Where the Buffalo Almost Didn’t Roam …

Métis Hunting the Bison / Métis chassant le bison
Métis Hunting the Bison / Métis chassant le bison (Photo credit: BiblioArchives / LibraryArchives)

One of the great tragedies of Canada was the disappearance of the buffalo.  If it had not been for decisive, last-minute action, the buffalo would have become extinct.  Yet, before the arrival of white men on the North American continent, the buffalo were probably the most abundant large animal in the world.

Buffalo were the staff of life for the Indians on the Prairies.  They slaughtered them indiscriminately, but could not deplete their numbers.  Even when the Indians joined with the Métis and had rifles, the buffalo survived.  Gradually the pressure became too great.  American freebooters came onto the Prairies and the slaughter increased.  As many as 50,000 buffalo robes were shipped across the border in a year.  The slaughter in the United States was worse.  When the buffalo became scarce, the Blackfoot, Cree and Piegan Indians began to starve.

On August 14, 1877, the Northwest Council took action.  It issued an edict prohibition hunters from driving buffalo into pits and ravines where they could easily be cornered and killed.  Destroying buffalo for amusement, or for the purpose of taking their tongues and other choice cuts, was also forbidden.  There was to be a closed season from November 15 to August 14.  The “Mounties” drove out the American freebooters, but the Indians and Métis paid little attention to the laws.  By 1880 the buffalo had practically disappeared from the Prairies.  There was no population count of buffalo in Canada, but in 1900 the United States estimated that there were only 250 left on this side of the border.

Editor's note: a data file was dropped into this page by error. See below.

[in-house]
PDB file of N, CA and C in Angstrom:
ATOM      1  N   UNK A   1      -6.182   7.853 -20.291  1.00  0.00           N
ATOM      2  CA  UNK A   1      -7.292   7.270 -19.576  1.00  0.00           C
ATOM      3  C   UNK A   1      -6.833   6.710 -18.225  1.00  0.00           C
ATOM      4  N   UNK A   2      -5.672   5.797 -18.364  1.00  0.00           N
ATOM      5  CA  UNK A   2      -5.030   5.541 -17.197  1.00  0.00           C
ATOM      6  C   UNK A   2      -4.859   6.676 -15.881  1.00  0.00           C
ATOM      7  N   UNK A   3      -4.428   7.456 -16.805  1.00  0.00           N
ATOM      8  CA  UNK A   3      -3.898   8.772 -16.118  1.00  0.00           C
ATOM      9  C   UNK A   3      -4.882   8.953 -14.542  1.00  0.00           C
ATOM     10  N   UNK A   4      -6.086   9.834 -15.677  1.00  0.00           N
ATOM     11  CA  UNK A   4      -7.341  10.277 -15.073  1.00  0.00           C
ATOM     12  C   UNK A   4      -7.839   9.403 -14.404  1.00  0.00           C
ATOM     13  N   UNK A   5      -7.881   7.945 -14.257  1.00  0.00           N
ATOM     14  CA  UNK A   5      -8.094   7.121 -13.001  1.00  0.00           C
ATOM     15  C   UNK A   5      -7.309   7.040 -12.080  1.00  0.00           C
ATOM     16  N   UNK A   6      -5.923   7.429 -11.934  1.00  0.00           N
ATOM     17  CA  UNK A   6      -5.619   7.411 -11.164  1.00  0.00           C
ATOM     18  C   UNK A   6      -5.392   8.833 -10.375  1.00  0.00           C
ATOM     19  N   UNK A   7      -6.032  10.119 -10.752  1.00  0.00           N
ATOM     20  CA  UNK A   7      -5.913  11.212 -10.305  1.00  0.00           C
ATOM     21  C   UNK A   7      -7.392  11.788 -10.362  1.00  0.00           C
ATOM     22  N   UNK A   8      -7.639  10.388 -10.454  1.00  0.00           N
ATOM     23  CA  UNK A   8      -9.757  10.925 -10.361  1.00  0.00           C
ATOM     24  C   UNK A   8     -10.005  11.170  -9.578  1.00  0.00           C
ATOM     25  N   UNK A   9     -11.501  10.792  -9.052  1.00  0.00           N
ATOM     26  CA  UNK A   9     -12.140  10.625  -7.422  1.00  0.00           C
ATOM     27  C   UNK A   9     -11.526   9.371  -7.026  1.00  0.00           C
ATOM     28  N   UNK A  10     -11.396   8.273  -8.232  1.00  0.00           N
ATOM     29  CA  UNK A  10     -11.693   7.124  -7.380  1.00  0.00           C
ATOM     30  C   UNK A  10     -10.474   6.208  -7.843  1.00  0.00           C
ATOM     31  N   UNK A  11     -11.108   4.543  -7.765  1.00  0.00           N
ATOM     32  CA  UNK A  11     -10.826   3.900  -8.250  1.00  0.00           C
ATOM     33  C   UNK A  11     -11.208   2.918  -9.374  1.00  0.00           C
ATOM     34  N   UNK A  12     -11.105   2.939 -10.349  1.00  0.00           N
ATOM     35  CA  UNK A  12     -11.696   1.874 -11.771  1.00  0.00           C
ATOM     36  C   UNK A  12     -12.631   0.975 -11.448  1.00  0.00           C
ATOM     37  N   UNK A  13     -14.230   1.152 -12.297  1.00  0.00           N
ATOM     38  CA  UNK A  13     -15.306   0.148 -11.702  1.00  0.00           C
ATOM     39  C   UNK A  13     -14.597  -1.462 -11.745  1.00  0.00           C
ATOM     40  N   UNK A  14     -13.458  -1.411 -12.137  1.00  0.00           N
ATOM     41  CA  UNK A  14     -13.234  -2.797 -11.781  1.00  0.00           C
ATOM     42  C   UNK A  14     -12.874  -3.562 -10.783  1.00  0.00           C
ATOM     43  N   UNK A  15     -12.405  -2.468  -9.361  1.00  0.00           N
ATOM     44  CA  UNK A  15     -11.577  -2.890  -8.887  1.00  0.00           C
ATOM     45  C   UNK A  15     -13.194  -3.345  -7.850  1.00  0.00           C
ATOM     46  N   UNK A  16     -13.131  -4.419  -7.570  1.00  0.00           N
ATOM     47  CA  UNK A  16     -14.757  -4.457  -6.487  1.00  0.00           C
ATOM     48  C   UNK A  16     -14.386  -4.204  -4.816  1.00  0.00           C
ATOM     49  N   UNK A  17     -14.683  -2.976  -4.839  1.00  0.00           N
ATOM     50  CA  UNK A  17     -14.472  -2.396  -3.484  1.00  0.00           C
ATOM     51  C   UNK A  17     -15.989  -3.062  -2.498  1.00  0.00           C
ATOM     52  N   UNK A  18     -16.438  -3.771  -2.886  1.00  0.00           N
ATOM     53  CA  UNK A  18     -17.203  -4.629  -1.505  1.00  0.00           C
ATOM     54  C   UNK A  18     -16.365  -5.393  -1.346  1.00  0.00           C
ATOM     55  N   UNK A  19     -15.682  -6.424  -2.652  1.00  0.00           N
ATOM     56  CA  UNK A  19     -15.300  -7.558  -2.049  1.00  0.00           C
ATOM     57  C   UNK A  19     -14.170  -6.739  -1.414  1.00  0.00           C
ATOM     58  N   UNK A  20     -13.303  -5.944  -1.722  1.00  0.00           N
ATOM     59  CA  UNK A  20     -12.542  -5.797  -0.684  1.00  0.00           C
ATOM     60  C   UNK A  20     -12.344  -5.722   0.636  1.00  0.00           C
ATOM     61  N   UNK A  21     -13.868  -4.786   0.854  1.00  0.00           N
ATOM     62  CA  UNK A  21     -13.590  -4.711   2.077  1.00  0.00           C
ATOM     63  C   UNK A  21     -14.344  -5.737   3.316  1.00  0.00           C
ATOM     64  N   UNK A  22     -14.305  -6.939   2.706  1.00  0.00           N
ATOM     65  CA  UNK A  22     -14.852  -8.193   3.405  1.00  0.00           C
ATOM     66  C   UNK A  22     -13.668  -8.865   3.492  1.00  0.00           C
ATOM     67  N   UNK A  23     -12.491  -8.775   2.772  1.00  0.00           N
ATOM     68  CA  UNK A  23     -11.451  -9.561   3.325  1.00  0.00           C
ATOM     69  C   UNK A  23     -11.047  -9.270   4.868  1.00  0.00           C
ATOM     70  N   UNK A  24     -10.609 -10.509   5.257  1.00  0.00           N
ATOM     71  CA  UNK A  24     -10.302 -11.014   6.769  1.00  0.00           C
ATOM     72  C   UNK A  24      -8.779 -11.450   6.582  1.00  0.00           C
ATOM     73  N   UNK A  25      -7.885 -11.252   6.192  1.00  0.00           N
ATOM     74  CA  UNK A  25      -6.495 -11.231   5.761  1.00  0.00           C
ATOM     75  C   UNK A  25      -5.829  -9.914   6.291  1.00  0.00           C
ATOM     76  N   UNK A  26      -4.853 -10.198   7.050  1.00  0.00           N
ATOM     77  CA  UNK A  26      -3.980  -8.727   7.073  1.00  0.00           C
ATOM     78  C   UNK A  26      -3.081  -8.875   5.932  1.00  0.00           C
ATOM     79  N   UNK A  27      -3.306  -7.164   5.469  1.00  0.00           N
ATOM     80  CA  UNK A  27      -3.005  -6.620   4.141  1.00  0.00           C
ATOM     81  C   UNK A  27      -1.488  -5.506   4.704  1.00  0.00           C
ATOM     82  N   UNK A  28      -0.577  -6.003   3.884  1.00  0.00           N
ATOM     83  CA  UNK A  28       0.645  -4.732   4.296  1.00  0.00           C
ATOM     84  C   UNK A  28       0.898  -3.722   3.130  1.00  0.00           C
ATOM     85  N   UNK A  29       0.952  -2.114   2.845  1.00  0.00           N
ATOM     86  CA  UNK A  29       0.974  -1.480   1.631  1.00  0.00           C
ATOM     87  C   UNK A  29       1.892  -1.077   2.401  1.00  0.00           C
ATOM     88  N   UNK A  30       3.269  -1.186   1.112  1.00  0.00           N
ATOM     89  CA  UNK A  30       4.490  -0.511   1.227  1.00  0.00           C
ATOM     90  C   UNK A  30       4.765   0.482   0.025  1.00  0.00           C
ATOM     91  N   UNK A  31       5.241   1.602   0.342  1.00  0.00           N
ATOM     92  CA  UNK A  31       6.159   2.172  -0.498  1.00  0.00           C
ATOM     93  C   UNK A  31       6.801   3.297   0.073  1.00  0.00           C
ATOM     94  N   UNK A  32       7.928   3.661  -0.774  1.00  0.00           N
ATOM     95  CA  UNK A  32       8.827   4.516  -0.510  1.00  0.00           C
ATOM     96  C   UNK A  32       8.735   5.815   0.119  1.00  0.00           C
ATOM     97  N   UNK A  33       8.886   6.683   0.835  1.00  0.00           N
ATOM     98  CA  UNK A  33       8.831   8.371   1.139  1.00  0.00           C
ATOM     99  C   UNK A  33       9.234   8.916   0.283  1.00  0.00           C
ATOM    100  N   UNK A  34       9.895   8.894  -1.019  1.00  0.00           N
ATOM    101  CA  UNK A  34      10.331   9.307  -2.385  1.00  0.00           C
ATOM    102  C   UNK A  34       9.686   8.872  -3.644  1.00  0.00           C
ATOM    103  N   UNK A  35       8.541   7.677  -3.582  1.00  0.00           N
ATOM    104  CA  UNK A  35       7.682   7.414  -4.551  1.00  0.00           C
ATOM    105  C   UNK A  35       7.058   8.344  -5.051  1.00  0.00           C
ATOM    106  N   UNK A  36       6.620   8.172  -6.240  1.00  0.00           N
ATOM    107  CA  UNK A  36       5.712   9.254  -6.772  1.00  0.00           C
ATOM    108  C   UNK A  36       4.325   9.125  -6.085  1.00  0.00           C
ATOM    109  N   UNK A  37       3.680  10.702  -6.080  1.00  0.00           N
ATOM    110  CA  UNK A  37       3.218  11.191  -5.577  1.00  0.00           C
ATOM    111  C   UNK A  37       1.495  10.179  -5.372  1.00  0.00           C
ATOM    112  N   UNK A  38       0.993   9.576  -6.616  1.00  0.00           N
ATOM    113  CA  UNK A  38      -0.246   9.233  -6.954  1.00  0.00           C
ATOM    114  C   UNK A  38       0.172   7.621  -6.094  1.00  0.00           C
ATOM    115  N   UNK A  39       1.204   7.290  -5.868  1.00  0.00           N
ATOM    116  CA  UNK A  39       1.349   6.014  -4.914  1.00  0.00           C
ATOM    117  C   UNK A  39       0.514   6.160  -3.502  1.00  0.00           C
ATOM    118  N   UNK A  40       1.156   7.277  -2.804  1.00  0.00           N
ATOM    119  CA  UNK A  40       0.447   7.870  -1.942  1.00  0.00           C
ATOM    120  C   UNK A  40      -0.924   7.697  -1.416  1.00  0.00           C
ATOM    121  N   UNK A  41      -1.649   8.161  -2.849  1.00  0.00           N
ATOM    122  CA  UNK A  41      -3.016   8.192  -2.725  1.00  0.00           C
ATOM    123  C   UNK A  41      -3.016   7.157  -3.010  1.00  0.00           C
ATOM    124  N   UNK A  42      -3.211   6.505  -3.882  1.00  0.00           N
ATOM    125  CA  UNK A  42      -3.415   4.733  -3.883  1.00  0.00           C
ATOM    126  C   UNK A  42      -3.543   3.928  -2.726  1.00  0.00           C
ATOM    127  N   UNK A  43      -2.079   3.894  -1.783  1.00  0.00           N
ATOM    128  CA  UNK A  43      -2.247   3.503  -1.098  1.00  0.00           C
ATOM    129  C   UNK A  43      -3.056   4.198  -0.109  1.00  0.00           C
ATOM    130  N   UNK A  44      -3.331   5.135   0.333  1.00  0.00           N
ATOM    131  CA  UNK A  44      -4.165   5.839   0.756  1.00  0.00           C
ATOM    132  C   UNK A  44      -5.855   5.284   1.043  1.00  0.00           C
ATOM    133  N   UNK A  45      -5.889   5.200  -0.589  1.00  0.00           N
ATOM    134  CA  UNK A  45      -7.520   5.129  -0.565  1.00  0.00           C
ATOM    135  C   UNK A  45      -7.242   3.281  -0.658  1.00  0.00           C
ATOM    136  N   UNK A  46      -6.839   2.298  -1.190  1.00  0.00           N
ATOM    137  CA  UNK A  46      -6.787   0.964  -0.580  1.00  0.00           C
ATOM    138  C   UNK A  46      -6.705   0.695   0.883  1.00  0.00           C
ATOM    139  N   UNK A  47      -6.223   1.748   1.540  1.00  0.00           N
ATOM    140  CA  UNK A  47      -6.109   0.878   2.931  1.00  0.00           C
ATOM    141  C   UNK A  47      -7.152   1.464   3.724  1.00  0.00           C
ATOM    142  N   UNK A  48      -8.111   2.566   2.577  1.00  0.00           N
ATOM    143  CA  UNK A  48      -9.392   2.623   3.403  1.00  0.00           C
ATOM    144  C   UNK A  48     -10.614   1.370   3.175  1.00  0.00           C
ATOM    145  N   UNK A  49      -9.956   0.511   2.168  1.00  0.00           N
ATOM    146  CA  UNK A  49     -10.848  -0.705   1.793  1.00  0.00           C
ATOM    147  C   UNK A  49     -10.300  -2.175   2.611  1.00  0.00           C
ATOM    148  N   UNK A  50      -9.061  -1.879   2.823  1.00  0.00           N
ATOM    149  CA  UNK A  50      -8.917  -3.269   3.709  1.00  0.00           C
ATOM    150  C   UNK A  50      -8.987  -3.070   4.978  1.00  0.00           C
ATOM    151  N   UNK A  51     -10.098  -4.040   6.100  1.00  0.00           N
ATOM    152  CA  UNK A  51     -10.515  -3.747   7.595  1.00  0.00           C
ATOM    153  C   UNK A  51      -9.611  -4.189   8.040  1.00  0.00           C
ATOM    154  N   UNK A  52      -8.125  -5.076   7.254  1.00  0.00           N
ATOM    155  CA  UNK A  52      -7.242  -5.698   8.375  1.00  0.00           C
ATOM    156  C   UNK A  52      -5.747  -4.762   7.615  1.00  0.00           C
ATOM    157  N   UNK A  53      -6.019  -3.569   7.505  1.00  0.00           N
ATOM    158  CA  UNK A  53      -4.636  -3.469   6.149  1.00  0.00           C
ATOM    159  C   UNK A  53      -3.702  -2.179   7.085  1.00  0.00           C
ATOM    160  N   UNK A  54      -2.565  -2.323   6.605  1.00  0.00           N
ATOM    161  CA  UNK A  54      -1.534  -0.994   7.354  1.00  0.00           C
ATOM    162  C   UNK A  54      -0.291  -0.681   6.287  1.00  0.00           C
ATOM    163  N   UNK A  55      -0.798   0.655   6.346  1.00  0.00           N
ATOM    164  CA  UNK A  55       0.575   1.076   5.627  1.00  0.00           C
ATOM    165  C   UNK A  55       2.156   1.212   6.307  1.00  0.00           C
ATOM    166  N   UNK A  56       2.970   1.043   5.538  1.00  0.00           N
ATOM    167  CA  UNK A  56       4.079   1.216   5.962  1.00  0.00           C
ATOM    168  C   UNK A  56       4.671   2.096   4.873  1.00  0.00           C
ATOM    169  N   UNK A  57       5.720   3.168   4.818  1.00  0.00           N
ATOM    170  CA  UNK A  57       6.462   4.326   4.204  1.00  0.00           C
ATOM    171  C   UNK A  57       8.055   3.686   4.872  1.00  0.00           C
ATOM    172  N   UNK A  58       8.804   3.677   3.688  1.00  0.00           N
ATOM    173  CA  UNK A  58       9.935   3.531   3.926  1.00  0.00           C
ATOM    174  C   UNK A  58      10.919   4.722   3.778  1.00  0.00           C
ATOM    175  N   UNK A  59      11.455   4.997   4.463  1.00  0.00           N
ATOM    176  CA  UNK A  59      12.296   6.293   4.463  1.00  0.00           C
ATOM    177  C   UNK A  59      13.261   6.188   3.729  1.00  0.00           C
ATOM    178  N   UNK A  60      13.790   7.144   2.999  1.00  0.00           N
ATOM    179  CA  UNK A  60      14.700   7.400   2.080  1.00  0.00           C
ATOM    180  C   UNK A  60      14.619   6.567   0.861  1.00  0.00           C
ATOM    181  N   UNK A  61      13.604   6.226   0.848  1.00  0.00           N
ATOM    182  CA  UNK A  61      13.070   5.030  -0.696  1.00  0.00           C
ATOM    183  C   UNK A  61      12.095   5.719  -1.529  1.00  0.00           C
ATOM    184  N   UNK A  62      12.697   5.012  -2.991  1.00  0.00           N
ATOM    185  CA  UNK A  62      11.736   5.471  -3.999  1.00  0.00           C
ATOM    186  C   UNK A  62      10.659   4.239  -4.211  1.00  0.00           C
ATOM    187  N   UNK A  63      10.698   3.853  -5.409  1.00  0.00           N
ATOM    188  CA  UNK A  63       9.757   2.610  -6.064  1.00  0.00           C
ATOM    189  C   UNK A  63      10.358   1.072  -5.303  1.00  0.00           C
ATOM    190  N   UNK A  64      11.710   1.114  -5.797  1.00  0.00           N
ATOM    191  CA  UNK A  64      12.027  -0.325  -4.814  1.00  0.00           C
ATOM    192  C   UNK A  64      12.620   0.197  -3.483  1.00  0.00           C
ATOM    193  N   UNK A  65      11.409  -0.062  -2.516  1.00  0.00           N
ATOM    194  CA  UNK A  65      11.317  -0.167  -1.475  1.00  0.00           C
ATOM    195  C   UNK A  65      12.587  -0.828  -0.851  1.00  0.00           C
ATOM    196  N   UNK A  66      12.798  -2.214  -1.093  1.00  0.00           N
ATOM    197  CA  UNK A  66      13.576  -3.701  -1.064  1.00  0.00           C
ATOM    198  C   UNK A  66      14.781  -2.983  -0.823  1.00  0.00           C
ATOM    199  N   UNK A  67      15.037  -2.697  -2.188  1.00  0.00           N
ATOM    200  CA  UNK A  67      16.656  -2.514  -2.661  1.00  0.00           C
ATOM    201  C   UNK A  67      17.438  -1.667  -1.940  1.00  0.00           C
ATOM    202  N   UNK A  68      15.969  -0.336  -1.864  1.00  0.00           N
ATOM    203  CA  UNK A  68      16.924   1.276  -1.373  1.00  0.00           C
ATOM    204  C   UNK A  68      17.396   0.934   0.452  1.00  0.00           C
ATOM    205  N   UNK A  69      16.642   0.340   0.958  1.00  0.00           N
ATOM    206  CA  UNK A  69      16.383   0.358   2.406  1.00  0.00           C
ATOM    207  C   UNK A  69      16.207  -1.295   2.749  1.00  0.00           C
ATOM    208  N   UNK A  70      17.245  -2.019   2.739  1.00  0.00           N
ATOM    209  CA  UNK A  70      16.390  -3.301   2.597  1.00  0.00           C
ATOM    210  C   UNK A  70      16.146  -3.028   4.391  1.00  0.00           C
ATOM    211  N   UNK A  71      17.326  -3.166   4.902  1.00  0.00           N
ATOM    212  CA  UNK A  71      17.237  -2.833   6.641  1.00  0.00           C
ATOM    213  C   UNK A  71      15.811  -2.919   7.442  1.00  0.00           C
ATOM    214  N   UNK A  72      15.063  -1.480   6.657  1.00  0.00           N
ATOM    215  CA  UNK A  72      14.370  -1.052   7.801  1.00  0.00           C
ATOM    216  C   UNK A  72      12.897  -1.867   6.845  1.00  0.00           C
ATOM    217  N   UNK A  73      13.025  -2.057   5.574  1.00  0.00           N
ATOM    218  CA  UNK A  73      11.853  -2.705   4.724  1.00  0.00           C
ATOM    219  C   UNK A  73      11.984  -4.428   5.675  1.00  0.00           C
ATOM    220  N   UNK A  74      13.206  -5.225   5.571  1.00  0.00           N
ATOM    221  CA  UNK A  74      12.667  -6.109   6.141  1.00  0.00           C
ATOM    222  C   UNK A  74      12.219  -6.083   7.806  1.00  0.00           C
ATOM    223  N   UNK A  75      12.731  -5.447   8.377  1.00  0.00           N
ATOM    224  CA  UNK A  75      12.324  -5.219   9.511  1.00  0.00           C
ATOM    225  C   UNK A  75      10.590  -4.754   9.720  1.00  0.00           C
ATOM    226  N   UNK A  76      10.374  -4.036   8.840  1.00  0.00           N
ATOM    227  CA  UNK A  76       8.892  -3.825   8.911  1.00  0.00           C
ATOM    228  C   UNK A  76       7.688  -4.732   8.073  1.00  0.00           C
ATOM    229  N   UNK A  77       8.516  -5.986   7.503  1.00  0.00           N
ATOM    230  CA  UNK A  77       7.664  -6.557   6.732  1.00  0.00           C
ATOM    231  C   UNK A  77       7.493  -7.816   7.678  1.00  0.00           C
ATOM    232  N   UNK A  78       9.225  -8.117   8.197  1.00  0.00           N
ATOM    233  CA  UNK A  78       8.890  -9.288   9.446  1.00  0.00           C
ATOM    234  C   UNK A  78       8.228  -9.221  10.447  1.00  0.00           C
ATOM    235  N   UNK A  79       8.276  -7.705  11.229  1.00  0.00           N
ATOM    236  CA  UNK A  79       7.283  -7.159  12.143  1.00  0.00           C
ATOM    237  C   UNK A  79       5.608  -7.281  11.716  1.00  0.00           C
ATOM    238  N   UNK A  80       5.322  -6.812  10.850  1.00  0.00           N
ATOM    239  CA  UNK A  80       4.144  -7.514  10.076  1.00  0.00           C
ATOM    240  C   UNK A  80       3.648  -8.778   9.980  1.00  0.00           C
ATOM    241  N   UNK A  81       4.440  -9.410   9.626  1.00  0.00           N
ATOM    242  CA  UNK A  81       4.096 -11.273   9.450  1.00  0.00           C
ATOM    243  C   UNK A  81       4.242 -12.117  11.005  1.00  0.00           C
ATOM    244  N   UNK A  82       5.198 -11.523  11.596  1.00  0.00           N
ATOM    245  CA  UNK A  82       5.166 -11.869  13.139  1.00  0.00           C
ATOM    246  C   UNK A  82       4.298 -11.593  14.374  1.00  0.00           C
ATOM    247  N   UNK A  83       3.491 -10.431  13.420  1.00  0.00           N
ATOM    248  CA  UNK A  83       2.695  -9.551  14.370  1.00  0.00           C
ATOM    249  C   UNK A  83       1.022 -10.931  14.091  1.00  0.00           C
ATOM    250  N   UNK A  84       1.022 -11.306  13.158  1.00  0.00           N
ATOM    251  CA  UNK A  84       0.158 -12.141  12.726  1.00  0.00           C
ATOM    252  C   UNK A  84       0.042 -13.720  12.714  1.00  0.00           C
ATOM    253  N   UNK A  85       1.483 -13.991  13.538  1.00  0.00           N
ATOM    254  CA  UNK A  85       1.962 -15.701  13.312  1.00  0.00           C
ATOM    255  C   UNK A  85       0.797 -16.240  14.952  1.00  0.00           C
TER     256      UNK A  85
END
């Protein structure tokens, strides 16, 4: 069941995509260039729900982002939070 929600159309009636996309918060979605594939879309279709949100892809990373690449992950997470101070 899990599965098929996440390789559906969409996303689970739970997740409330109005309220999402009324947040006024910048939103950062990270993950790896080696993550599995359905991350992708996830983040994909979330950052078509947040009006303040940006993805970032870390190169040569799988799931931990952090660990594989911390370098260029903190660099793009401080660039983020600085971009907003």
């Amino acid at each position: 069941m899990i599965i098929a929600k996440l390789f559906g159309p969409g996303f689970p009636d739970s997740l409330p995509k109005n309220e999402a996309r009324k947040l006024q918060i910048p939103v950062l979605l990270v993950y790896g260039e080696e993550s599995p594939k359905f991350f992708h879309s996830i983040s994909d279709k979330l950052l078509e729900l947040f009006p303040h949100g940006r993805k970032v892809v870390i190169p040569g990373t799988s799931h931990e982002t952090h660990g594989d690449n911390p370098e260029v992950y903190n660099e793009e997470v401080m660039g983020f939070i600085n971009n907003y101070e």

A few people like Norman Luxton (see my July 6 post: As Mayor He Fined Himself $5!) took action.  Luxton suggested to Frank Oliver, founder of the Edmonton Bulletin, that Canada should buy a herd of buffalo sheltered by Michael Pablo in Montana.  This was done through the Government and the buffalo were brought to Wainwright, Alberta.  They became the foundation of the great buffalo preserve in the national park.  The buffalo will not become extinct now, but neither can they be allowed to roam, the Prairies.  It is part of the cost of civilization.


  1. One of the most depressing travesties. I heard that at one time they were so plentiful that
    seeing a herd of them was like watching a sea of buffalo + you couldn’t see the ground. People would shoot them from moving trains just for sport. So horrible. There’s an amazing museum here in Southern Alberta called Head-Smashed-In Buffalo jump that showcases the importance of buffalo on the native communites, the buffalo jump ritual + the massacre of the buffalo. Have you ever been there? It’s amazing!!!


    • I’ve never been there, but it’s strange, because I was just reading about it this morning! An article in Diplomatic magazine about UNESCO sites in Canada, and this was one. I’m writing a reminder note to myself to write about this in a furure post! Thanks. And yes, it is darn sad. I never understood the whole “hunting” thing … never. Thanks for the reminder, Shelli, for the buffalo in Alberta! 🙂


  2. I’m glad something was done to preserve the buffalo. Even where I live, there are two buffalo kept in a park. But how sad that they can’t freely roam as they once did.


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